A participatory process is a sequence of participatory activities (e.g. first filling out a survey, then making proposals, discussing them in face-to-face or virtual meetings, and finally prioritizing them) with the aim of defining and making a decision on a specific topic.
Examples of participatory processes are: a process of electing committee members (where candidatures are first presented, then debated and finally a candidacy is chosen), participatory budgets (where proposals are made, valued economically and voted on with the money available), a strategic planning process, the collaborative drafting of a regulation or norm, the design of an urban space or the production of a public policy plan.
HOD was the last opportunity for people to see these historic buildings before the first phase of building works start. The buildings are not usually open to the public. No. 170/171 was opened every day for ten days to allow the public to come and look around, find out more about the buildings, share their own memories and ideas. The project was managed and facilitated by two researchers from Newcastle University. The plans for all three buildings and the wider Heritage Action Zone (HAZ) (an Historic England and Sunderland Council initiative to restore the historic high street area) were displayed to inform people about what is planned and to find out what they thought. Although this was not in any way a formal consultation for the HAZ, it was an opportunity for people to find out more about it and how to get involved.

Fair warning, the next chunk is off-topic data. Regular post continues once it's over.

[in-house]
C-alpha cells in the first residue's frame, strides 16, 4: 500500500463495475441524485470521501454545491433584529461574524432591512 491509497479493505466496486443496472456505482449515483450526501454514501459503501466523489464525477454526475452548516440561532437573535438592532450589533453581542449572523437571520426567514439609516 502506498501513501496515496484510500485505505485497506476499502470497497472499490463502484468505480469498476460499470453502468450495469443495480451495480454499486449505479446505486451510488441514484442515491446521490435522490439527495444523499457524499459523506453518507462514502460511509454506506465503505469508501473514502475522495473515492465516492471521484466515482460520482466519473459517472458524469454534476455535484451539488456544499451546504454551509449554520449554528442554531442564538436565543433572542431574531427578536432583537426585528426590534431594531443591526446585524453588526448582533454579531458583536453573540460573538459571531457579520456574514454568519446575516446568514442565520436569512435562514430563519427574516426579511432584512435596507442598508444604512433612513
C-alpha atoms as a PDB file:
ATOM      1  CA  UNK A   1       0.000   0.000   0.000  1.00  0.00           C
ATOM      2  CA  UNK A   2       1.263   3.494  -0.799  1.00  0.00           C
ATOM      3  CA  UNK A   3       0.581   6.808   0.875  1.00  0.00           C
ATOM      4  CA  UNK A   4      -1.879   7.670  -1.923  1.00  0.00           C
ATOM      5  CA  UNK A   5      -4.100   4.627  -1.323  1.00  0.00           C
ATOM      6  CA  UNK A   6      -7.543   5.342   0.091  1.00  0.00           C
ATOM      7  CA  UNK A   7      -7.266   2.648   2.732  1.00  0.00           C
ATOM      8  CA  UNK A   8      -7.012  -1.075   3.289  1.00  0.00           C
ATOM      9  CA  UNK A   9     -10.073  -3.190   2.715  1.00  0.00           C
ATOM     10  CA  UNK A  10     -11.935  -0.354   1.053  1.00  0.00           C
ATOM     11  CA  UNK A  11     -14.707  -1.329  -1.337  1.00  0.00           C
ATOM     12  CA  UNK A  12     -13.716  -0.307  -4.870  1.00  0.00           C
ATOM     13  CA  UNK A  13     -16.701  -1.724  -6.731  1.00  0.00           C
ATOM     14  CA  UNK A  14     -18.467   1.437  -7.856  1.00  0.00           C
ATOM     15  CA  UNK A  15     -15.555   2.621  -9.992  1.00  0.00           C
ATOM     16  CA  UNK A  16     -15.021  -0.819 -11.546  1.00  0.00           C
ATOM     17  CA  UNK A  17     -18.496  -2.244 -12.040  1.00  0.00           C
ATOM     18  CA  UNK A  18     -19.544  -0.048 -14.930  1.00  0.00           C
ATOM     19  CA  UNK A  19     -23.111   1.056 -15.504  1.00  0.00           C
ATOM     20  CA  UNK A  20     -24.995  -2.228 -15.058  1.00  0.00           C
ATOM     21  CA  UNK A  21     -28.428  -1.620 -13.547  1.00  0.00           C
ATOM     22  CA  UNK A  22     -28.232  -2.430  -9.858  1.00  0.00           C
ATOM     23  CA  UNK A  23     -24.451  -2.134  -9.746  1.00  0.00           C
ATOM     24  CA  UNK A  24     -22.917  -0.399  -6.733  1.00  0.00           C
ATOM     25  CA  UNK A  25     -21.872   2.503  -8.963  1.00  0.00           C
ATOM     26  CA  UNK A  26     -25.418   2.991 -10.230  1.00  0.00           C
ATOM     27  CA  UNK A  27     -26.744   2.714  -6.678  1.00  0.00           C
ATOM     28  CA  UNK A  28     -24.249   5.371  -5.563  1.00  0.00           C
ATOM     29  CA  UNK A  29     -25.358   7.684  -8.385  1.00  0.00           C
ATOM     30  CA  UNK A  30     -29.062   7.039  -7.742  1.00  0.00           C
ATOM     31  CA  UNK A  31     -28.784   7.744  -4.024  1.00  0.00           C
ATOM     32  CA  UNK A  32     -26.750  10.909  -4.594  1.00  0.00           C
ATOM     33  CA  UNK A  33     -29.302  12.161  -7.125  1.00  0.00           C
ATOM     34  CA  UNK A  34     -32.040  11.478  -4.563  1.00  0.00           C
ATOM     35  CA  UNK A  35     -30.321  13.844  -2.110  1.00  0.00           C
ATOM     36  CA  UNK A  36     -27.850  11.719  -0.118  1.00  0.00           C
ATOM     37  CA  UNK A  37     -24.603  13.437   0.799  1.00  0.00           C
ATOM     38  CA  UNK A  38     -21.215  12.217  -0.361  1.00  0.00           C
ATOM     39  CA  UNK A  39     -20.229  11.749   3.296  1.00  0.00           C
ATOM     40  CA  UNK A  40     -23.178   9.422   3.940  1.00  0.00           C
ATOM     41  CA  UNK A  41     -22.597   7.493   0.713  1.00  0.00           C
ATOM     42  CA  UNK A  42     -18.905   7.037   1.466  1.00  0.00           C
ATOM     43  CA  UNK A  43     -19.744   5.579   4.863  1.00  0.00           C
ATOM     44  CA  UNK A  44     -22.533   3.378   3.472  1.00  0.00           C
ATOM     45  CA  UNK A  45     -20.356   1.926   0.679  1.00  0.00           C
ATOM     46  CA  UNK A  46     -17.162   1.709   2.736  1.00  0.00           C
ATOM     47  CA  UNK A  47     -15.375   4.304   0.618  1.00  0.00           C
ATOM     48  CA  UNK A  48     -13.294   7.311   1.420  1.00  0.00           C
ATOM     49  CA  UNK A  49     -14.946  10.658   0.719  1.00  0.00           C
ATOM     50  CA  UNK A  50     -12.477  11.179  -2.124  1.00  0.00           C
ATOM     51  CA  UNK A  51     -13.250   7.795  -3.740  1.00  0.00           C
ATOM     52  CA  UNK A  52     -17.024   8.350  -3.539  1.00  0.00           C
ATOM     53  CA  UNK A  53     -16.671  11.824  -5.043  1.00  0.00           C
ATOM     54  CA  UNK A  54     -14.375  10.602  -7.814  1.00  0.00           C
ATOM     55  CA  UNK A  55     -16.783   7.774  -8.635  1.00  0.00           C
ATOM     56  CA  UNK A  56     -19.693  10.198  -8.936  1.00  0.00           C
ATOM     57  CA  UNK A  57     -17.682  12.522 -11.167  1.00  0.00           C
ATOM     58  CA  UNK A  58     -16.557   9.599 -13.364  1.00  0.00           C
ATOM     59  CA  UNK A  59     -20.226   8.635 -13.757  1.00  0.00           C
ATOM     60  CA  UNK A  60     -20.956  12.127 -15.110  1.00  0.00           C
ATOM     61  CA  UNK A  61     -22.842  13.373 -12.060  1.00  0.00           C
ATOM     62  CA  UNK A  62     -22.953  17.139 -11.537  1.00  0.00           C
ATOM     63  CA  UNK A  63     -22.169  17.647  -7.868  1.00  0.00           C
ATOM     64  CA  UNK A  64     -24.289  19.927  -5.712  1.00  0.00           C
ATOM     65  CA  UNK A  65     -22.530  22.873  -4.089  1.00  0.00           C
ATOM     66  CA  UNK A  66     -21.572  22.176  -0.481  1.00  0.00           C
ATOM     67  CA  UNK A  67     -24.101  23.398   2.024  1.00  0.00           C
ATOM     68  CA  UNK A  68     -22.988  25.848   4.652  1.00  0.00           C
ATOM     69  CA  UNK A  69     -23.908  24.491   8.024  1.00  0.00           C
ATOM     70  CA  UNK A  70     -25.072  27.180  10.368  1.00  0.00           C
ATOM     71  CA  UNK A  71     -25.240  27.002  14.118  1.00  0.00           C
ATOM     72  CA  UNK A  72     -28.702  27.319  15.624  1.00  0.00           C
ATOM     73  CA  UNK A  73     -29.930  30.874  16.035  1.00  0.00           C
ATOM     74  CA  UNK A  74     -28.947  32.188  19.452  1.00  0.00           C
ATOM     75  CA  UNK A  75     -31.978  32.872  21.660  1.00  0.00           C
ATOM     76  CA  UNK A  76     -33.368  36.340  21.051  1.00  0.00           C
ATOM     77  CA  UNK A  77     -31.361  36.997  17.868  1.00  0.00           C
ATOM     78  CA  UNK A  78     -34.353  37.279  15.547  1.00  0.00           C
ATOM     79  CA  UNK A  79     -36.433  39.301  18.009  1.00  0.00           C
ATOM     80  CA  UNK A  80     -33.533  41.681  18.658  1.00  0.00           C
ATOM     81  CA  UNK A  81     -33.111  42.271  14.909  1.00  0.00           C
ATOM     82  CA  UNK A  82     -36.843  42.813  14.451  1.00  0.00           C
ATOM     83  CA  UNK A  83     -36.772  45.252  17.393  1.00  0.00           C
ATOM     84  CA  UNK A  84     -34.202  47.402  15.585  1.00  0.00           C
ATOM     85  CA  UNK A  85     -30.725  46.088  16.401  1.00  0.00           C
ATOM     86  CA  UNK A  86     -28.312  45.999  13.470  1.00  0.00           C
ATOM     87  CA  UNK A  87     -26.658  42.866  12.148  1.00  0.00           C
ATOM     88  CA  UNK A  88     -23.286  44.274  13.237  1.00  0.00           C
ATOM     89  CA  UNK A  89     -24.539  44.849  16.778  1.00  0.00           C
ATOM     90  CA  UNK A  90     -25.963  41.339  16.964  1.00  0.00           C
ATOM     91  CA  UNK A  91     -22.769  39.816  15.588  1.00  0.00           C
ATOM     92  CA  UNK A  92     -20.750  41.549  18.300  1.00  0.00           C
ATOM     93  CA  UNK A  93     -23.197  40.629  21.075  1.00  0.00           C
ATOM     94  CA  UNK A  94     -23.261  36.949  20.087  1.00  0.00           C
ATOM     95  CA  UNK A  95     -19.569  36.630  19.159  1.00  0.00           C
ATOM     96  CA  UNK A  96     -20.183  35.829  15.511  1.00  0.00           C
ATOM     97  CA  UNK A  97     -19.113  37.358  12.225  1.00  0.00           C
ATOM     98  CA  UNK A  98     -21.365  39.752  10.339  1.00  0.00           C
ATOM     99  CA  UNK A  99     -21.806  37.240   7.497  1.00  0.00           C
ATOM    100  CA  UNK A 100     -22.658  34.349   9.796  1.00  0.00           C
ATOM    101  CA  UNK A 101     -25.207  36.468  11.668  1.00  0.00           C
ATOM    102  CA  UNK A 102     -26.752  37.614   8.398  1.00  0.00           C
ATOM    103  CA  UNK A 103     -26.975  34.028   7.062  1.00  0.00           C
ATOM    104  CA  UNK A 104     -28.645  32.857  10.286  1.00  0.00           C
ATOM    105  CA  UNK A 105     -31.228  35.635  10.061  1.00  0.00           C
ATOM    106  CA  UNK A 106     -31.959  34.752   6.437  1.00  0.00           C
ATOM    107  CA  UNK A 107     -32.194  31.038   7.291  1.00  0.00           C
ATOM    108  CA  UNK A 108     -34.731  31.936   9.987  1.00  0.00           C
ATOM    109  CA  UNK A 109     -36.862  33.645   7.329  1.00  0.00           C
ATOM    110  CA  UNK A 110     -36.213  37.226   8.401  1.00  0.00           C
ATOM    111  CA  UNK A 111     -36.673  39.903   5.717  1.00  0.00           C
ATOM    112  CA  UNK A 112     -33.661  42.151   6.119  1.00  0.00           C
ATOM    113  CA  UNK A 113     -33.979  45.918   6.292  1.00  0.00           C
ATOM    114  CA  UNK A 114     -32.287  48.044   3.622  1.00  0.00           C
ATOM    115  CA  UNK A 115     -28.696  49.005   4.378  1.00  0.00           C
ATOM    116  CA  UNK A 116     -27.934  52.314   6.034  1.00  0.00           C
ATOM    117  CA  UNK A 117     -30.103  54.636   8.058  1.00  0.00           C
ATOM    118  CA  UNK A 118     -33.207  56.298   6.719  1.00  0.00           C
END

Through the ongoing engagement work with the community, it has been established that these buildings have local importance. Many people have come forward with memories and connections to these buildings, mostly of the middle building, which ran as a hardware store for three generations. HOD offered an opportunity to record some of those stories so they can become part of the future of the buildings.